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A Canyon Voyage
by Frederick S. Dellenbaugh
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By F. S. DELLENBAUGH

The North-Americans of Yesterday

A Comparative Study of North-American Indian Life, Customs, and Products, on the Theory of the Ethnic Unity of the Race. 8. Fully illustrated. net, $4.00

The Romance of the Colorado River

A Complete Account of the Discovery and of the Explorations from 1540 to the Present Time, with Particular Reference to the Two Voyages of Powell through the Line of the Great Canyons.

8. Fully illustrated. net, $3.50

Breaking the Wilderness

The Story of the Conquest of the Far West, from the Wanderings of Cabeza de Vaca to the First Descent of the Colorado by Powell, and the Completion of the Union Pacific Railway, with Particular Account of the Exploits of Trappers and Traders.

8. Fully illustrated. net, $3.50

A Canyon Voyage

The Narrative of the Second Powell Expedition down the Green-Colorado River from Wyoming, and the Explorations on Land in the Years 1871 and 1872.

8. Fully illustrated. net, $3.50

G. P. PUTNAM'S SONS NEW YORK LONDON



A Canyon Voyage

The Narrative of the Second Powell Expedition down the Green-Colorado River from Wyoming, and the Explorations on Land, in the Years 1871 and 1872

By

Frederick S. Dellenbaugh Artist and Assistant Topographer of the Expedition

"Come on, sir; here's the place. Stand still. How fearful And dizzy 't is to cast one's eyes so low!" King Lear.

With Fifty Illustrations

G. P. Putnam's Sons New York and London The Knickerbocker Press 1908



Copyright, 1908 by FREDERICK S. DELLENBAUGH

The Knickerbocker Press, New York



TO H. O. D. MY COMPANION ON THE VOYAGE OF LIFE.



PREFACE

This volume presents the narrative, from my point of view, of an important government expedition of nearly forty years ago: an expedition which, strangely enough, never before has been fully treated. In fact in all these years it never has been written about by any one besides myself, barring a few letters in 1871 from Clement Powell, through his brother, to the Chicago Tribune, and an extremely brief mention by Major Powell, its organiser and leader, in a pamphlet entitled Report of Explorations in 1873 of the Colorado of the West and its Tributaries (Government Printing Office, 1874). In my history, The Romance of the Colorado River, of which this is practically volume two, I gave a synopsis, and in several other places I have written in condensed form concerning it; but the present work for the first time gives the full story.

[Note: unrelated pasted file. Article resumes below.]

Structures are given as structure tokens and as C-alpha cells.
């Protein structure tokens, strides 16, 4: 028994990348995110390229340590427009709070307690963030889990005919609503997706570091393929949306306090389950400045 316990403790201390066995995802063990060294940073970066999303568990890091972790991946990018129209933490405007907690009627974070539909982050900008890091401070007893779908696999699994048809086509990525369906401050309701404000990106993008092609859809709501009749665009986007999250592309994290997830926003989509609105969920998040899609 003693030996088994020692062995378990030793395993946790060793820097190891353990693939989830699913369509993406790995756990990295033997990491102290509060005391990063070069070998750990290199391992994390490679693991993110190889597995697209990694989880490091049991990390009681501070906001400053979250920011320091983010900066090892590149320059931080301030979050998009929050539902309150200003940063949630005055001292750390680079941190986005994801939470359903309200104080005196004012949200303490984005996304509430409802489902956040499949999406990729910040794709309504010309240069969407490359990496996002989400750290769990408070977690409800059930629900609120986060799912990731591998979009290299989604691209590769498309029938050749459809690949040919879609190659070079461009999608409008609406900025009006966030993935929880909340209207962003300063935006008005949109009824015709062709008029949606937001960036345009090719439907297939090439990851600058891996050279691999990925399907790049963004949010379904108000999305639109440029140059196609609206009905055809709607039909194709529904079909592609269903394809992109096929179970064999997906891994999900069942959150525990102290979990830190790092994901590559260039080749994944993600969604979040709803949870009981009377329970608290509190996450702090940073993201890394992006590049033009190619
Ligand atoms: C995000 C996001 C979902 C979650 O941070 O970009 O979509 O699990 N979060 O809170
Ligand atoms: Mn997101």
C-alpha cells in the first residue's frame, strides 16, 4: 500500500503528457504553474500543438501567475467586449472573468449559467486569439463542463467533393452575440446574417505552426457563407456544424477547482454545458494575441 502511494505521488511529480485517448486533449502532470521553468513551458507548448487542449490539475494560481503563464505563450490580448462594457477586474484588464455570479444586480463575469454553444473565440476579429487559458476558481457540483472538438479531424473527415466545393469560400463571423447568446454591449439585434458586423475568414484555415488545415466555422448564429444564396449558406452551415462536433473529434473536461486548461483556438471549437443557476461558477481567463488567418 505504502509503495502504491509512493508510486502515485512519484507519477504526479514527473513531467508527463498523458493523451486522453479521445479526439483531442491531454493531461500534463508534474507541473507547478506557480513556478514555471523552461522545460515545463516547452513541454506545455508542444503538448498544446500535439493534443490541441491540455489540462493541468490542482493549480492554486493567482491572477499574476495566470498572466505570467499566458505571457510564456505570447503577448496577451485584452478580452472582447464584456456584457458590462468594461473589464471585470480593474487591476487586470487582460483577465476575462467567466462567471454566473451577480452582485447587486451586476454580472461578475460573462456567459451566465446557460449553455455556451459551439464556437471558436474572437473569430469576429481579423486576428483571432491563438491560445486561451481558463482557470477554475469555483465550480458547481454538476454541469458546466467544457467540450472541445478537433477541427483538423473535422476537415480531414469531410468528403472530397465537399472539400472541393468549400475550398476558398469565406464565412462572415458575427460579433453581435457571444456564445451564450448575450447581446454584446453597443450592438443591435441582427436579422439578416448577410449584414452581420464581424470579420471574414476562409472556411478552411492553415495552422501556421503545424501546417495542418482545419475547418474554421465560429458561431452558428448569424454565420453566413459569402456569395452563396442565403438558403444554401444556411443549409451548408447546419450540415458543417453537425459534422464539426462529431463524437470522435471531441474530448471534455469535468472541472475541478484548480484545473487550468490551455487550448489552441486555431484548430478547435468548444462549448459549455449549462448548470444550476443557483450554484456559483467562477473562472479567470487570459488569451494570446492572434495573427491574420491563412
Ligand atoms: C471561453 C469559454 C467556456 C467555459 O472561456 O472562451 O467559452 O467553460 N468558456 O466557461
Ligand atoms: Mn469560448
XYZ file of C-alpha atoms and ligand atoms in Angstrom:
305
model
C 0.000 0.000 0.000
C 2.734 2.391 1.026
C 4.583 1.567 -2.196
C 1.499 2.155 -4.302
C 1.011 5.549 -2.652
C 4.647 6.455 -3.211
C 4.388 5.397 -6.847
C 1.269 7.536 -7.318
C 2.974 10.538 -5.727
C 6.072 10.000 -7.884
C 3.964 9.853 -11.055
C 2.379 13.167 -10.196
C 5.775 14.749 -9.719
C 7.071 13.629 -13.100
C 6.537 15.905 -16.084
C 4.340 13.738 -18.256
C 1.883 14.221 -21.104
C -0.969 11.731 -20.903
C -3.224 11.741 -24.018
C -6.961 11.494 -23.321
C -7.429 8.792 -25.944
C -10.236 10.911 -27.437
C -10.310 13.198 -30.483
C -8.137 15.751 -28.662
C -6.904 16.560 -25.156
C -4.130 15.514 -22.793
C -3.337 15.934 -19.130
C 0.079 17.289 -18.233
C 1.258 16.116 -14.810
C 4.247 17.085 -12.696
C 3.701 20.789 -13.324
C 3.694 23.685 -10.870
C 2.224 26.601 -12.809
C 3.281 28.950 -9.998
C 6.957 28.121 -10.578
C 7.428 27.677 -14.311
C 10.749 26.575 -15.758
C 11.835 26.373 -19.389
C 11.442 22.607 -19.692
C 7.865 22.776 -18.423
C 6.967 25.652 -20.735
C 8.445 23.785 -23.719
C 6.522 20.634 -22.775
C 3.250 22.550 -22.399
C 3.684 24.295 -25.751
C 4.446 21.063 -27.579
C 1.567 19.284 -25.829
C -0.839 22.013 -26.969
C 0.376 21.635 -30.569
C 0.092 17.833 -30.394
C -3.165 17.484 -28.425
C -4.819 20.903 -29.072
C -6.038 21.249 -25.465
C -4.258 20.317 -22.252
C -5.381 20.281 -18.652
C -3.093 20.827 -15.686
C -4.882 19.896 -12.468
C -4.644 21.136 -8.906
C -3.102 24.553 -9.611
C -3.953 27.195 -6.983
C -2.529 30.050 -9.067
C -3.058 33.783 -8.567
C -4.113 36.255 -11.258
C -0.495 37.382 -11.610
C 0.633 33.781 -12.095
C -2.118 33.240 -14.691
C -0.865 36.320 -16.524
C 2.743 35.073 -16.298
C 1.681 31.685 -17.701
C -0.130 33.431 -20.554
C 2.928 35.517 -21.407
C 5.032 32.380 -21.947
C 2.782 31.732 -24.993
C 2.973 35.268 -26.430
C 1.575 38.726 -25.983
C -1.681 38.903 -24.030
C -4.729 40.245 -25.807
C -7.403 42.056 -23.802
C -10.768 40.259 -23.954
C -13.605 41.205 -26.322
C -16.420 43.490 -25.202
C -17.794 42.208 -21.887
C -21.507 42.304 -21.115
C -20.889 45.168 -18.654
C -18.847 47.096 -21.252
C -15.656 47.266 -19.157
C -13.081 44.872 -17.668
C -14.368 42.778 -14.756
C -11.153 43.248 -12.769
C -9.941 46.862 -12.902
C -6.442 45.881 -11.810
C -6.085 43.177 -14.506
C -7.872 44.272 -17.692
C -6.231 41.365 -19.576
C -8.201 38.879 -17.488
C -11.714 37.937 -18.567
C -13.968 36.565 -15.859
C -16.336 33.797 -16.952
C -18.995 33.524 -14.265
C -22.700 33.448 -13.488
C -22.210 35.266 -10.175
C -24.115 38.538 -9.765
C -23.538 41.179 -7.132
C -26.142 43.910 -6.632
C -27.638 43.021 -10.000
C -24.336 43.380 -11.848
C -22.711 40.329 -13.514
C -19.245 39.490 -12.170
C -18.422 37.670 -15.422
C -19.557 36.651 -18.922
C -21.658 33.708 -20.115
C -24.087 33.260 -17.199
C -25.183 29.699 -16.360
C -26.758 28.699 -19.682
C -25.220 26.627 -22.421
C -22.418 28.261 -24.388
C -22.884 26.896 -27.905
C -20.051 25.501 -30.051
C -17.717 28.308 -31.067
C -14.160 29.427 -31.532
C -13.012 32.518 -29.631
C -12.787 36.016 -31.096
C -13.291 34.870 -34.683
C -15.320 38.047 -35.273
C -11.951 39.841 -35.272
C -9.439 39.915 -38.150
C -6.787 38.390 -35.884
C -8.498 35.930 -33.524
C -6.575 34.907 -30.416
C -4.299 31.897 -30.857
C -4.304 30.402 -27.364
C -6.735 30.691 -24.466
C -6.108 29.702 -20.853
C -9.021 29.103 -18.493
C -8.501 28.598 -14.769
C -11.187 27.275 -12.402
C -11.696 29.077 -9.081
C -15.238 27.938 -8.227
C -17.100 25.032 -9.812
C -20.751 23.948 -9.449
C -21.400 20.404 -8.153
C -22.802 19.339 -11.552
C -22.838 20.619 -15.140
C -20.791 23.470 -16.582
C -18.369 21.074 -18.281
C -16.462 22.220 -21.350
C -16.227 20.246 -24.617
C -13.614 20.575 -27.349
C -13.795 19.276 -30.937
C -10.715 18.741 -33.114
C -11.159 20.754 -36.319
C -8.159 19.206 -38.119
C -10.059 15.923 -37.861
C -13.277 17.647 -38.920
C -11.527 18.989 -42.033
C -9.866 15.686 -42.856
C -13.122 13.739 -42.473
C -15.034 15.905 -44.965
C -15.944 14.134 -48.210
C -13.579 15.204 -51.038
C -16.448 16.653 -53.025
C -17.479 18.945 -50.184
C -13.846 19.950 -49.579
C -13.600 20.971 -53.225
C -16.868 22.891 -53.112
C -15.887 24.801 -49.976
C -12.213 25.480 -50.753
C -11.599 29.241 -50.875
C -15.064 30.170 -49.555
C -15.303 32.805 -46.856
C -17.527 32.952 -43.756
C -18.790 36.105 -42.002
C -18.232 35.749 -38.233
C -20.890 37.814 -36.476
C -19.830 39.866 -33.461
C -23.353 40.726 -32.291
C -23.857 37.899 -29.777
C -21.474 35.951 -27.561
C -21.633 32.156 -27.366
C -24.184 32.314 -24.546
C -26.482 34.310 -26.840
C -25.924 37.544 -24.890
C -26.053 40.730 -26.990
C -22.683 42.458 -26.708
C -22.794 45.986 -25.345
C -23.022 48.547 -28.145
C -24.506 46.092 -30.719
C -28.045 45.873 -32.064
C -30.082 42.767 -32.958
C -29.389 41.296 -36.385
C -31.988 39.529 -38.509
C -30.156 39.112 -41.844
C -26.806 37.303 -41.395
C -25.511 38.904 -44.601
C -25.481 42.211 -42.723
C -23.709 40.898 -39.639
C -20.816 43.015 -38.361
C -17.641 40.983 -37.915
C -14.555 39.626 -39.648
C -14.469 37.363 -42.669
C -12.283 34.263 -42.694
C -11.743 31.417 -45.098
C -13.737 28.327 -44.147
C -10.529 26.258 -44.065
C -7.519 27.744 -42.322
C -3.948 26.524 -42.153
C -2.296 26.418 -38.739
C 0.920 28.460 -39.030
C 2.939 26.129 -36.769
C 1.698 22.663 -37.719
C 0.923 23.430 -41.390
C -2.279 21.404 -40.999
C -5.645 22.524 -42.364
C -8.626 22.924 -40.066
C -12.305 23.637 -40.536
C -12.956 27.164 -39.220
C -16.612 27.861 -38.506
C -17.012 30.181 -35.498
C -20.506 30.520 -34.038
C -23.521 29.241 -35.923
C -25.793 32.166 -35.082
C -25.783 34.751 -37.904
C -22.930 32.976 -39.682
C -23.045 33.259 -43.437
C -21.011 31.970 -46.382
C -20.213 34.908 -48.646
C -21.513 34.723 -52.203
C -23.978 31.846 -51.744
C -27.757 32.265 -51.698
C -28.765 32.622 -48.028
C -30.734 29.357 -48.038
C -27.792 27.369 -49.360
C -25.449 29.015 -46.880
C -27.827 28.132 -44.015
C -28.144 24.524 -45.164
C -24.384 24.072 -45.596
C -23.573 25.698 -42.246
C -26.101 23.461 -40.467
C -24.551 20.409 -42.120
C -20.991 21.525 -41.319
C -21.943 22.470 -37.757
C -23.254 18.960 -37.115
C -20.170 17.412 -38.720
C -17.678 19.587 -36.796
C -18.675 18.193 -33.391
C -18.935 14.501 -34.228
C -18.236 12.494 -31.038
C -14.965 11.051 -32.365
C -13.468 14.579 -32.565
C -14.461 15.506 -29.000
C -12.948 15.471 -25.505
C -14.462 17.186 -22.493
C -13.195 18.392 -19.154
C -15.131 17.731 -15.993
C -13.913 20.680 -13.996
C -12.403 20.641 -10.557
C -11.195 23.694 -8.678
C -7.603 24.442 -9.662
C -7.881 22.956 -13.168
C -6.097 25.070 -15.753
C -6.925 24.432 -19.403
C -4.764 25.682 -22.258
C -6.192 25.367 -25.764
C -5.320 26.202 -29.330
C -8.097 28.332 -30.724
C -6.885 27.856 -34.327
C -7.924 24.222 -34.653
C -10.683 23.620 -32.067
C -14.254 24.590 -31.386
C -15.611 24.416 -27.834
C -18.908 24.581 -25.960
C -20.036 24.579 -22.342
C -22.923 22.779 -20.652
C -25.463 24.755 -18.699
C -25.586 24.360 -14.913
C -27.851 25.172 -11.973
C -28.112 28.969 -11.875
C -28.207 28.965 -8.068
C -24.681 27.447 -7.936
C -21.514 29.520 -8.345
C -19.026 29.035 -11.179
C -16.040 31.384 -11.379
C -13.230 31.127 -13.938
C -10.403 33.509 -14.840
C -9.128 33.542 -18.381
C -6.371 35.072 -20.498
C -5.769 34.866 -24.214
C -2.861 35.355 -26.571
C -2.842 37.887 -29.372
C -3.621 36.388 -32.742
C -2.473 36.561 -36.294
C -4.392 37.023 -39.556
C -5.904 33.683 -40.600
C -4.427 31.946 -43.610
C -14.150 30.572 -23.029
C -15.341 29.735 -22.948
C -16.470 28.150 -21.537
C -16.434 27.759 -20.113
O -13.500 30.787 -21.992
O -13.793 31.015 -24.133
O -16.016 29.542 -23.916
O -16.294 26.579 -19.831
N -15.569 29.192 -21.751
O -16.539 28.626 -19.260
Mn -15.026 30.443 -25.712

In 1869, Major Powell made his famous first descent of the Green-Colorado River from the Union Pacific Railway in Wyoming to the mouth of the Virgin River in Nevada, a feat of exploration unsurpassed, perhaps unequalled, on this continent. Several of the upper canyons had been before penetrated, but a vague mystery hung over even these, and there was no recorded, or even oral, knowledge on the subject when Powell turned his attention to it. There was a tale that a man named James White had previously descended through the great canyons, but Mr. Robert Brewster Stanton has thoroughly investigated this and definitely proven it to be incorrect. Powell's first expedition was designed as an exploration to cover ten months, part of which was to be in winter quarters; circumstances reduced the time to three. It was also more or less of a private venture with which the Government of the United States had nothing to do. It became necessary to supplement it then by a second expedition, herein described, which Congress supported, with, of course, Major Powell in charge, and nominally under the direction of the Smithsonian Institution, of which Professor Henry was then Secretary and Professor Baird his able coadjutor, the latter taking the deeper interest in this venture. Powell reported through the Smithsonian; that was about all there was in the way of control.

The material collected by this expedition was utilised in preparing the well-known report by Major Powell, Exploration of the Colorado River of the West, 1869-1872, the second party having continued the work inaugurated by the first and enlarged upon it, but receiving no credit in that or any other government publication.